The writer of Judges sets the stage in chapter 12 for the coming of Samson. Up to this point, judges led the nation for several decades and the peace that God brought through them would last for a generation or two. Now, Jephthah judges Israel for only six years (12:7) and three other judges (Ibzan, Elon, and Abdon) are only briefly mentioned in passing. Shorter reigns, greater idolatry, and national division all show how Israel’s covenant faithfulness continues to wain and their spiritual vitality continues to spiral downward.
Judges 13:7 – …the child shall be a Nazirite to God from the womb to the day of his death. Chapters 13-16 record the famous account of Samson, in my opinion, one of the most tragic figures in all of the bible. Samson is born to a couple who struggled with infertility (think Abraham and Sarah, Hannah and Elkanah, and in the New Testament, Zechariah and Elizabeth). Samson is the only judge who was set apart for this role from birth. He was specially consecrated to the Lord as a lifetime Nazirite. The Nazirite vow is recorded in Numbers 6:1-21 and was normally to be a vow taken for a temporary period of time. There were three specific aspects to the vow: 1) do not touch or go near a dead body; 2) do not consume any alcohol or the primary ingredients of alcoholic drink (grapes or vinegar); and 3) do not allow a razor to touch his hair. So how did Samson do. In Judges 14:6-9, he kills a lion and then pulls honey out of its carcass. In Judges 14:10, he prepares a feast for the young men of Philistia, The word feast here implies the consumption of alcohol (it was a drinking party). I wonder what he will do to his hair? Hint…hint…hint…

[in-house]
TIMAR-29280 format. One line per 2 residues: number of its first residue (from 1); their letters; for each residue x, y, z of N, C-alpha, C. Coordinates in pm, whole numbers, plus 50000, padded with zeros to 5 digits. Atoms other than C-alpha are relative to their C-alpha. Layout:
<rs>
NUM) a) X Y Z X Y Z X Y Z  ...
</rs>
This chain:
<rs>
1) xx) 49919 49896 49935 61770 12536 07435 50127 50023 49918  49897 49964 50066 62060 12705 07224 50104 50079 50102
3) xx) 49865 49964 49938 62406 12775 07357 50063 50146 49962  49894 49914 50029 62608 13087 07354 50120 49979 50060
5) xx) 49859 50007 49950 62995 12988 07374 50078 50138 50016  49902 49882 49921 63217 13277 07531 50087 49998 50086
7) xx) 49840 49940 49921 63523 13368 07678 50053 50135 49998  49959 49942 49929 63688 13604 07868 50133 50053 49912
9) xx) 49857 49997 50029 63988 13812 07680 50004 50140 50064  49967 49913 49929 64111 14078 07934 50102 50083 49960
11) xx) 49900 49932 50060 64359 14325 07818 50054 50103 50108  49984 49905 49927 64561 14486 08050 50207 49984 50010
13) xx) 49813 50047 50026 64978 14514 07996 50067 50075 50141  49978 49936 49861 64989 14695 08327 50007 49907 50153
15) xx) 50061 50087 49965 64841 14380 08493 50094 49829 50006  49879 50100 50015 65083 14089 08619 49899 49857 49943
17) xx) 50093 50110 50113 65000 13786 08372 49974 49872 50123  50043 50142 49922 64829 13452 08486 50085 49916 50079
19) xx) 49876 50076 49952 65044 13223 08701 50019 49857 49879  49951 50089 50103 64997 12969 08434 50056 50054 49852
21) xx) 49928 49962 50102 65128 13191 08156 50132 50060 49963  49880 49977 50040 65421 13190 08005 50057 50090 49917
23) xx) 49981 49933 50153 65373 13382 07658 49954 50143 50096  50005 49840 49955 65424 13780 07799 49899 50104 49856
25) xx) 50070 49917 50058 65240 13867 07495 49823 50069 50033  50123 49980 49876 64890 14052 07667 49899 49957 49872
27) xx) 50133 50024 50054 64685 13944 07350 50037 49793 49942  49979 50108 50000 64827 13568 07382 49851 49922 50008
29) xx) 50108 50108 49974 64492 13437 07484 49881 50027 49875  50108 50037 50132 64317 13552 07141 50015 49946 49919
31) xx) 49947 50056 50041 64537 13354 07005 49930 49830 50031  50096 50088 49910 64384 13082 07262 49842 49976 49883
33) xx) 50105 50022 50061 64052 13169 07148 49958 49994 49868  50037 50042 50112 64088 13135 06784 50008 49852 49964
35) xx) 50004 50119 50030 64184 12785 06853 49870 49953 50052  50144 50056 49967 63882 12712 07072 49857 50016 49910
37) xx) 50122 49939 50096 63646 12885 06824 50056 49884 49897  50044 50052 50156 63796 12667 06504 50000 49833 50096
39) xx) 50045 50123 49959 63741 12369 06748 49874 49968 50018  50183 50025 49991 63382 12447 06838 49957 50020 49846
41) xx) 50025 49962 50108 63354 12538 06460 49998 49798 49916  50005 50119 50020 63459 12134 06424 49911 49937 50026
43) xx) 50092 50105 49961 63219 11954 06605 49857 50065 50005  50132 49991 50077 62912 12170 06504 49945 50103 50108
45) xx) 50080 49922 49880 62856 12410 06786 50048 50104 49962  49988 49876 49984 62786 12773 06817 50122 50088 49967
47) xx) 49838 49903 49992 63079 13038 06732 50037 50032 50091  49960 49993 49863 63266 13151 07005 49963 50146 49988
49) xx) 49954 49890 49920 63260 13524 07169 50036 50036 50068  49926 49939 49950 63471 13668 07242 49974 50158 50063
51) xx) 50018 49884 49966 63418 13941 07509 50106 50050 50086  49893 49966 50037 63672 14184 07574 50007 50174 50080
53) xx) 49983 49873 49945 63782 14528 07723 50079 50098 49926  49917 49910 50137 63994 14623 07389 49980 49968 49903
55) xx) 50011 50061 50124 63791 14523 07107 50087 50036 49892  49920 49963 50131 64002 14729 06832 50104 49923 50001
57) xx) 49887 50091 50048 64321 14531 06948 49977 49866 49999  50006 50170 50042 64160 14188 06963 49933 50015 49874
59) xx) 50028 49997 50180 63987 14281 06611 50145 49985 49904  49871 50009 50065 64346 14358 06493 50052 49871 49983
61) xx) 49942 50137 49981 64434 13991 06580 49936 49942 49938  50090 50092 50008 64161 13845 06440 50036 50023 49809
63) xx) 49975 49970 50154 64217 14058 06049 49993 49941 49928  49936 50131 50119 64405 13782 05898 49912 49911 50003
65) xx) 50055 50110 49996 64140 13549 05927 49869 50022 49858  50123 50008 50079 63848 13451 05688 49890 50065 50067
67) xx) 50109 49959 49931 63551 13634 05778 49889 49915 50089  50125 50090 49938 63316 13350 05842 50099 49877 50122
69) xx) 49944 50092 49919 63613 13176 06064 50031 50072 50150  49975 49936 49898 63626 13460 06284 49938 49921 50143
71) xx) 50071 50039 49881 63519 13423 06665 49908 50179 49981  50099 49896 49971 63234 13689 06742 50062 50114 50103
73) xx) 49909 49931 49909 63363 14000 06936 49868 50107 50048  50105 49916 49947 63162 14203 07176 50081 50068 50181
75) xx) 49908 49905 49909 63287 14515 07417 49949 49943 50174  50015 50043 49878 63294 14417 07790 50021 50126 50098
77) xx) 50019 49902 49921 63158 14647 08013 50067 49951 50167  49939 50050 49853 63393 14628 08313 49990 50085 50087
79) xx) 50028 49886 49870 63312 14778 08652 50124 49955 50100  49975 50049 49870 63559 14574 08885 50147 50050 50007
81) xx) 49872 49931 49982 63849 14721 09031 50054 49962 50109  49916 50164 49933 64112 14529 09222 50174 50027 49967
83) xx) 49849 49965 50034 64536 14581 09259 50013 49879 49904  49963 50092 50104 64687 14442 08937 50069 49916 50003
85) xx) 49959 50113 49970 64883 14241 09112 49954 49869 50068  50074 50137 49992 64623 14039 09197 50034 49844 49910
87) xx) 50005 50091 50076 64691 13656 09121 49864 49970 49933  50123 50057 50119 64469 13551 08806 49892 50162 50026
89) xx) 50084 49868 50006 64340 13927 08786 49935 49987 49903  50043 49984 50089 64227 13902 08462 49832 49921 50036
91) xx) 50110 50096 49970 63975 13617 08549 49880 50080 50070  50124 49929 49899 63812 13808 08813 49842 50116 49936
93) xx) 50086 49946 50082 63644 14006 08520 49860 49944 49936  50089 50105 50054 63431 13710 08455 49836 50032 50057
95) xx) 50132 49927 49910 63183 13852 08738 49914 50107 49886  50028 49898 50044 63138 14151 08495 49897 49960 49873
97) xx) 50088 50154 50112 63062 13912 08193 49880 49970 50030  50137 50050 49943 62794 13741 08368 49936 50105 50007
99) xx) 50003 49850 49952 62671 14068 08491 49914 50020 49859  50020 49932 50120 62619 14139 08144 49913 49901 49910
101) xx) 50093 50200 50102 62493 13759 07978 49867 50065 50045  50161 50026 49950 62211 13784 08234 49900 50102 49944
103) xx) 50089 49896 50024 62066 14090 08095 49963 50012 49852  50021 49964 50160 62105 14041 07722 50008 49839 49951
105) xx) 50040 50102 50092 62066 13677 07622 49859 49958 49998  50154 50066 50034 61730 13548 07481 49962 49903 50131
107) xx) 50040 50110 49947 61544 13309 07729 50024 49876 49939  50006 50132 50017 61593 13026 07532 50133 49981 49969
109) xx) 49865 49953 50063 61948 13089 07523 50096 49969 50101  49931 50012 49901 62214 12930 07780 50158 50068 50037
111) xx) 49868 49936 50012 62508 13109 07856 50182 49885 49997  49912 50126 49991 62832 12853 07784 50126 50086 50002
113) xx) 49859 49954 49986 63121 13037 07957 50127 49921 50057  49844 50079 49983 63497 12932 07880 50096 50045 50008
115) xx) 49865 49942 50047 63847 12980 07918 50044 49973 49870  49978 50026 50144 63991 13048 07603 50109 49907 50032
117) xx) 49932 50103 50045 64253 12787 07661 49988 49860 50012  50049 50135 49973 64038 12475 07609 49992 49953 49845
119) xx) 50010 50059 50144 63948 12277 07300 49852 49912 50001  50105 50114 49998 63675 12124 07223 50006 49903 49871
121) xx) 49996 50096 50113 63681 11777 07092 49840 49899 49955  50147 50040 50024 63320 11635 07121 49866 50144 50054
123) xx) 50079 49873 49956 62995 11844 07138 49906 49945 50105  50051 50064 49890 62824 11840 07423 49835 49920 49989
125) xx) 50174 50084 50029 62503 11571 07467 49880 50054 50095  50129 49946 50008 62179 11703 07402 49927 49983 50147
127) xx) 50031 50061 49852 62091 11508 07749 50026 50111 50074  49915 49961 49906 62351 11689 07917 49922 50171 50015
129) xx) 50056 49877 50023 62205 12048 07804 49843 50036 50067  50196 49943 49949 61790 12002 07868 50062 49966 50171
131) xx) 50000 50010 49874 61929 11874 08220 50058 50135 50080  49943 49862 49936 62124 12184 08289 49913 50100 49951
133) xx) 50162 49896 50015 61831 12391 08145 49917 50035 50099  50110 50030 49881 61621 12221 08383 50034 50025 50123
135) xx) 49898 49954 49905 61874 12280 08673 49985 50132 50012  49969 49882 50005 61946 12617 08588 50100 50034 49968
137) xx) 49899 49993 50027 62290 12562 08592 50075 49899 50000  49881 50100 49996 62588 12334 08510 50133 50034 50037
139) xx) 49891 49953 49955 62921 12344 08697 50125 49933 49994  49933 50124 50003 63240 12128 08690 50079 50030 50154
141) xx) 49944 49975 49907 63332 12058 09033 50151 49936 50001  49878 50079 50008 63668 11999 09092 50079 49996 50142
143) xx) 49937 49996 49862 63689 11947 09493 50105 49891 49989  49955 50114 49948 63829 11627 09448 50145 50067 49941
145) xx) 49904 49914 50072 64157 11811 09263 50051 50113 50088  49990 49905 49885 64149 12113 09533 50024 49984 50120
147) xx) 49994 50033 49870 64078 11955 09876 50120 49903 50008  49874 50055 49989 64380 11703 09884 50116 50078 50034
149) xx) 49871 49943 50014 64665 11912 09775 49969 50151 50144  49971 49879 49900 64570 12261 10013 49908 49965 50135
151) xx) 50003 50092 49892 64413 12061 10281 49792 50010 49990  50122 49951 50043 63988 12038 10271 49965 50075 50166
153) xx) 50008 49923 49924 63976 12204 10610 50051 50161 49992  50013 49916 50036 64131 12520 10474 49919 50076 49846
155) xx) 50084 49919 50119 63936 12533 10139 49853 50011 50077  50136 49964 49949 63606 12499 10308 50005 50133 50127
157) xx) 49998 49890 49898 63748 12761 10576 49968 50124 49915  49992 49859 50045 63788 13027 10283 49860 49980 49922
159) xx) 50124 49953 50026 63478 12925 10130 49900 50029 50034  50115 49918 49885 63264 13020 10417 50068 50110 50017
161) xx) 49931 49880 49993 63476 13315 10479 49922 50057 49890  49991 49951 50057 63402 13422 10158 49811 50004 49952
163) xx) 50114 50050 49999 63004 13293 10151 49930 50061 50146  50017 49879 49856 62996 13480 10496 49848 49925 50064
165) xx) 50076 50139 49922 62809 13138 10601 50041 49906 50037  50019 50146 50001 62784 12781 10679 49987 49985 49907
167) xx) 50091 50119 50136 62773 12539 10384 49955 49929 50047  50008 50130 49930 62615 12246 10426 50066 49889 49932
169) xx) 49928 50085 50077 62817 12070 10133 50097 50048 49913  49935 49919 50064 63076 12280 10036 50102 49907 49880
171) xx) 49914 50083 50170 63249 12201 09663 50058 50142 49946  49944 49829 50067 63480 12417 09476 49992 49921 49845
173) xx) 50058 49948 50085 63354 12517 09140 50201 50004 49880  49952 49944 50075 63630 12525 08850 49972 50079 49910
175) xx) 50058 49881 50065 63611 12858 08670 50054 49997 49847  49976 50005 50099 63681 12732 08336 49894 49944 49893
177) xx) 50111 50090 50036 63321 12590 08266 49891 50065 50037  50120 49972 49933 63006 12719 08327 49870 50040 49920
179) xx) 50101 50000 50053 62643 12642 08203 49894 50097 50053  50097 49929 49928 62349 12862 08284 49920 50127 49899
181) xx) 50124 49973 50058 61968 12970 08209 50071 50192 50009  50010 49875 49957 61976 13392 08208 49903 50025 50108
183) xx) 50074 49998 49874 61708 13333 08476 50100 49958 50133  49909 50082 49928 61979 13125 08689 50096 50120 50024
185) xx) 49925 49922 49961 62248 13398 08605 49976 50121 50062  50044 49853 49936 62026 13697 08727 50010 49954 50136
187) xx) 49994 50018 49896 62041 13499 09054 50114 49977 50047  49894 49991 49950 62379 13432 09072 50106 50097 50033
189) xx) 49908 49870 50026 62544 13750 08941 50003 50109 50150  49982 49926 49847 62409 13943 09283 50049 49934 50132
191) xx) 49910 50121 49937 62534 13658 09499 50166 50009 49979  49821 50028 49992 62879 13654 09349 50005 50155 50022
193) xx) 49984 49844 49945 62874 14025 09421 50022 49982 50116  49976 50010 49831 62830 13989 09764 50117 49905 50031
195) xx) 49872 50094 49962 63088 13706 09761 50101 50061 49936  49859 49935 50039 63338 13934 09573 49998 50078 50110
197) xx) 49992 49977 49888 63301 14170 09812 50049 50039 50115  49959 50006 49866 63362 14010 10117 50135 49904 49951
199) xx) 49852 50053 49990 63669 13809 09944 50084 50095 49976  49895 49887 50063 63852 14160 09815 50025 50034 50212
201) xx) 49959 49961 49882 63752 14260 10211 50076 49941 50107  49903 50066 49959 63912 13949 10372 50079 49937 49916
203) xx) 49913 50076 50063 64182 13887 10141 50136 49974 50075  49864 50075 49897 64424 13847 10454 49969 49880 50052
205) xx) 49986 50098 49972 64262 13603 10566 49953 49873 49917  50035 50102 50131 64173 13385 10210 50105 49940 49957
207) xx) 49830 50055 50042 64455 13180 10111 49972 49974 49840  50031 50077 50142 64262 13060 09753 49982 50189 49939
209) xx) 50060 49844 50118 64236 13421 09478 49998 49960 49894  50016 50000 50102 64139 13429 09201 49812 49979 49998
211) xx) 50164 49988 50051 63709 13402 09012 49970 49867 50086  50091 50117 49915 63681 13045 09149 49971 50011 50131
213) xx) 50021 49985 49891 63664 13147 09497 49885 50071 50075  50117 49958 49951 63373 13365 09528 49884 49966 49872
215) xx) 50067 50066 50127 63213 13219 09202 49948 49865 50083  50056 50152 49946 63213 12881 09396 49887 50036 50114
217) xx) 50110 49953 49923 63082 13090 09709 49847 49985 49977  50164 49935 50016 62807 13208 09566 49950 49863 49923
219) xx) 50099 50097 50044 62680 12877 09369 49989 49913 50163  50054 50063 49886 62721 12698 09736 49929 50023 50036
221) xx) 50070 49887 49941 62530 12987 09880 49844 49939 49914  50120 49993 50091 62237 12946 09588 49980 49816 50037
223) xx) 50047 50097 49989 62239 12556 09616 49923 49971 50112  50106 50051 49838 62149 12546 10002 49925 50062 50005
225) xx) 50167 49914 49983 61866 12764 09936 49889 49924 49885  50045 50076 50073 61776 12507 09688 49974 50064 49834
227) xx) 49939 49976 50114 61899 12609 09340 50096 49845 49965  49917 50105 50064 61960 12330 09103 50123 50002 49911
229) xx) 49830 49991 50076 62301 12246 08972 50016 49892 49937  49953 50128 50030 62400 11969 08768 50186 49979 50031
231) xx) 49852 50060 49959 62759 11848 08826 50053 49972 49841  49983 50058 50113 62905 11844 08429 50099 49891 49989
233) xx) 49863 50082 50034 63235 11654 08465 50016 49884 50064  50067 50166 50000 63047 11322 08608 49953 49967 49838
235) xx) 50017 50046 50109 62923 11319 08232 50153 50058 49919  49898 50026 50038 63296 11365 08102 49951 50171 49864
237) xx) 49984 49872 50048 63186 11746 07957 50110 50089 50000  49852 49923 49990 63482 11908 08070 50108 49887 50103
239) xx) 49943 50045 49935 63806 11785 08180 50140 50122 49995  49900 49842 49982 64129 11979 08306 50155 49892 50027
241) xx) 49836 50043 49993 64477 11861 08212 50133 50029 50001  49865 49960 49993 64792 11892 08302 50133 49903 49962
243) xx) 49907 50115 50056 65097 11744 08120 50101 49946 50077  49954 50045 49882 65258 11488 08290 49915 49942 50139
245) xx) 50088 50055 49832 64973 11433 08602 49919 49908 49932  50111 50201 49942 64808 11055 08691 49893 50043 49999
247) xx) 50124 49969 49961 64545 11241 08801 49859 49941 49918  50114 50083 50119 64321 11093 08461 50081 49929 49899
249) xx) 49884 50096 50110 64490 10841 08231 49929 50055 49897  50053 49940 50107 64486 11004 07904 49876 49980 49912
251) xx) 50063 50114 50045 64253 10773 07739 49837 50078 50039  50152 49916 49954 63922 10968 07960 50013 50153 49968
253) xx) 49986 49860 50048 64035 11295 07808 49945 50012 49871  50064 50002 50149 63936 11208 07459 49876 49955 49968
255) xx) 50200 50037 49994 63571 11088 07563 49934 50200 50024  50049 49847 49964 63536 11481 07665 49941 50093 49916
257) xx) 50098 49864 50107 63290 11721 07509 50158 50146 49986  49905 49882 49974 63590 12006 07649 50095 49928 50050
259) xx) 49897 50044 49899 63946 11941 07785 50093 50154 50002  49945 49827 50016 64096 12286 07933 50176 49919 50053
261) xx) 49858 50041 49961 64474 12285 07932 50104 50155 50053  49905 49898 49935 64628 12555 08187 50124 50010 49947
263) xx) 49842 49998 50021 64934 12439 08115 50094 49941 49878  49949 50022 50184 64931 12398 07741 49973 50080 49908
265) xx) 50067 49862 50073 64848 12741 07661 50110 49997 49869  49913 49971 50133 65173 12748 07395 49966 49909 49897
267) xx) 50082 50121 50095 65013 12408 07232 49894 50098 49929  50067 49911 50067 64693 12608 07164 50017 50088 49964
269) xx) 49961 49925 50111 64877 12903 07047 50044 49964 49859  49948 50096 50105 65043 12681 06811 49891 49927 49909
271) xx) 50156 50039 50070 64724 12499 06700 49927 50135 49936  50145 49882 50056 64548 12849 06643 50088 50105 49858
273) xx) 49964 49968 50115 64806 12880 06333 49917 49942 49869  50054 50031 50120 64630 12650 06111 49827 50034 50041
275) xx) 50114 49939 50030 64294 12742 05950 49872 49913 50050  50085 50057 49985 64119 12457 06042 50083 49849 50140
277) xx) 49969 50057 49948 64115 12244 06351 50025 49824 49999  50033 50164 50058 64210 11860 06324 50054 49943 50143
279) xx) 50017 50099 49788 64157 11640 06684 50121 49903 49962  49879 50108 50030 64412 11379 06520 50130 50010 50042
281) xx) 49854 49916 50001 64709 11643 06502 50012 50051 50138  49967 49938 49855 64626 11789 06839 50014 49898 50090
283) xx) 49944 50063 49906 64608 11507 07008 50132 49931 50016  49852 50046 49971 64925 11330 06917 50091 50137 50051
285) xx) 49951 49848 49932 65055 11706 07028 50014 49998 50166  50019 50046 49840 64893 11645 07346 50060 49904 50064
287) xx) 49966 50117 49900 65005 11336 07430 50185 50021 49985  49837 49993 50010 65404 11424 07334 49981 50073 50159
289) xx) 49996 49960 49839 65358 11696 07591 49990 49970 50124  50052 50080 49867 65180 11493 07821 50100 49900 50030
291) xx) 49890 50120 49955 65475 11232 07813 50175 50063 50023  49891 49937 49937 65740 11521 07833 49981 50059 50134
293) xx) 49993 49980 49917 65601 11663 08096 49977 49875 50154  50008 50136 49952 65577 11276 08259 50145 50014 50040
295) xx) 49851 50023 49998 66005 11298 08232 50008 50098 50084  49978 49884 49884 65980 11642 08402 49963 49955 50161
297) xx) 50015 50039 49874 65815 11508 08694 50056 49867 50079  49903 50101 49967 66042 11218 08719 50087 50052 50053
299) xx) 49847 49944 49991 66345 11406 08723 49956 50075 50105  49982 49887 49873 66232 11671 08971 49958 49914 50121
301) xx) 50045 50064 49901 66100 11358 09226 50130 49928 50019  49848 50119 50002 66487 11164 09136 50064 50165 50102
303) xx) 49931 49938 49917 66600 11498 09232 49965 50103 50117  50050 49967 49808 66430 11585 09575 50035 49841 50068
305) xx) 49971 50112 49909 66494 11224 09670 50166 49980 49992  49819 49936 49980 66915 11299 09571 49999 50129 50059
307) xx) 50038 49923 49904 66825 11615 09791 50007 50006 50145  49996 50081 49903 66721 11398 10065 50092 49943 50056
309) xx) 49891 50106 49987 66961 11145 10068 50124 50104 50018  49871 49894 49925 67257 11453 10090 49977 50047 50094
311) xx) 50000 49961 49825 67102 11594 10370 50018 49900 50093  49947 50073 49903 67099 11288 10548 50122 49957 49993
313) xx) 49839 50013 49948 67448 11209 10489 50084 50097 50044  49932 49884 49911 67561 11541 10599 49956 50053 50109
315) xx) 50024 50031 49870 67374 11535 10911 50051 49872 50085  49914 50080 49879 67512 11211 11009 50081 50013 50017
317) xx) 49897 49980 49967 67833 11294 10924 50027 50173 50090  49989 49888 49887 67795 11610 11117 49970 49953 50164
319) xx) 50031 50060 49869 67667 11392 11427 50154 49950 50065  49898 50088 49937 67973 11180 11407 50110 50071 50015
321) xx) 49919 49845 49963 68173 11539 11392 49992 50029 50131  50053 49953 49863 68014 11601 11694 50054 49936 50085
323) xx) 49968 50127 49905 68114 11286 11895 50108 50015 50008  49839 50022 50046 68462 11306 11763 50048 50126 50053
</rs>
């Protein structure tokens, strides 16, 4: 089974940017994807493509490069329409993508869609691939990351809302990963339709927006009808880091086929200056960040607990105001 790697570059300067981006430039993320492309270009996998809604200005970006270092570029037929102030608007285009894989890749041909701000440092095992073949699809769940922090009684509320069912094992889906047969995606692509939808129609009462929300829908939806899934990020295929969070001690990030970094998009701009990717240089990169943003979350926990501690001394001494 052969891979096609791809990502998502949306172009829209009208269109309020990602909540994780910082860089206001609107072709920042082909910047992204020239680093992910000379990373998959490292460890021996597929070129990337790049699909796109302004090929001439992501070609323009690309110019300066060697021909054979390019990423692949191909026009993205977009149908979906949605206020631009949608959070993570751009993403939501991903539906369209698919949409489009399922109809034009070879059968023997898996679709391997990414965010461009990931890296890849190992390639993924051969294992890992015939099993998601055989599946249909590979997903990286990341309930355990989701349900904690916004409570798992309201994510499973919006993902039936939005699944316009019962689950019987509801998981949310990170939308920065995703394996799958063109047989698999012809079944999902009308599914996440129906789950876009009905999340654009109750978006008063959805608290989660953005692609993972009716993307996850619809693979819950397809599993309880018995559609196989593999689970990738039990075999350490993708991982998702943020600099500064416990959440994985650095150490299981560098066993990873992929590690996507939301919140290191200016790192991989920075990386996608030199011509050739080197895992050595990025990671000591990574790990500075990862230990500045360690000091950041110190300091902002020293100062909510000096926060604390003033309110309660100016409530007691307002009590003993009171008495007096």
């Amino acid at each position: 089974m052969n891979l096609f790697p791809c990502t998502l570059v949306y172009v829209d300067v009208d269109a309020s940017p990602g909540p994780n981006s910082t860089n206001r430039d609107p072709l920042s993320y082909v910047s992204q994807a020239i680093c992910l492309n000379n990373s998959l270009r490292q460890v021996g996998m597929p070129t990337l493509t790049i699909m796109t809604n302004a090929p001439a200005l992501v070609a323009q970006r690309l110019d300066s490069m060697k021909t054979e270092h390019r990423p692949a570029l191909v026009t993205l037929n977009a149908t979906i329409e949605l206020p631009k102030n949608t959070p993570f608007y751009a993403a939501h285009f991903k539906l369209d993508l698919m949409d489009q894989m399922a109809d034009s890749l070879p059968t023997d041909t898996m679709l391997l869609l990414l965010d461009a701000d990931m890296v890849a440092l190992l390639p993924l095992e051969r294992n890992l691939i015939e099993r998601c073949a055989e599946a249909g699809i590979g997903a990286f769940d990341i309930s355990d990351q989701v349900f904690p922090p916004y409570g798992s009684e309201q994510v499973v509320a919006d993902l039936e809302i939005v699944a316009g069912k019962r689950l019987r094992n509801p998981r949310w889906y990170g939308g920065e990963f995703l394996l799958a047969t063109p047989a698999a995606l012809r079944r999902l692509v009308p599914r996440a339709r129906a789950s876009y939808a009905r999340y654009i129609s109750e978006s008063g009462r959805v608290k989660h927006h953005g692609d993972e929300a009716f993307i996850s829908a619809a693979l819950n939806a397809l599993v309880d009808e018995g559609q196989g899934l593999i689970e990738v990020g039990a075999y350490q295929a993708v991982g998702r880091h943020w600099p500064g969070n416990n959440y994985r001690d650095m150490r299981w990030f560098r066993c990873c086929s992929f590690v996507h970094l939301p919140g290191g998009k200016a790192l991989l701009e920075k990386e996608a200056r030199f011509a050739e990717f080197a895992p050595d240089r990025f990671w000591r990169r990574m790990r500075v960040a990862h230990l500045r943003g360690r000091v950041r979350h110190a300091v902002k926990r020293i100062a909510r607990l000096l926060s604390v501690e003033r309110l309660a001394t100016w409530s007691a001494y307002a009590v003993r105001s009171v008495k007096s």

Judges 14:4 – His father and mother did not know that it was from the Lord, for he was seeking an opportunity against the Philistines. Samson’s desire for a Philistine woman was contrary to God’s instructions to Israel. His parents should not have allowed this and Samson certainly shouldn’t have pushed the issue. But again, we see God working in the background, even in and through the sinful choices of people. God intends to judge the Philistines and to rescue his people from their oppressive rule, and he will do it through a sinful man who makes first contact with the Philistines through his sinful desires and choices. I have mentioned this previously in my blog entries, but this is another example of compatibilism, the idea that God remains sovereign even over the free and sinful choices of men and women. God can and does use our choices, even our bad ones, to accomplish his purposes. Nothing is outside of his control and nothing will prevent God from working. We may not understand everything that God is allowing, but we can trust him to work out his purposes perfectly.
I hope you are growing in your love for God’s word as we read through the scriptures together. Keep it up! God will bless your efforts.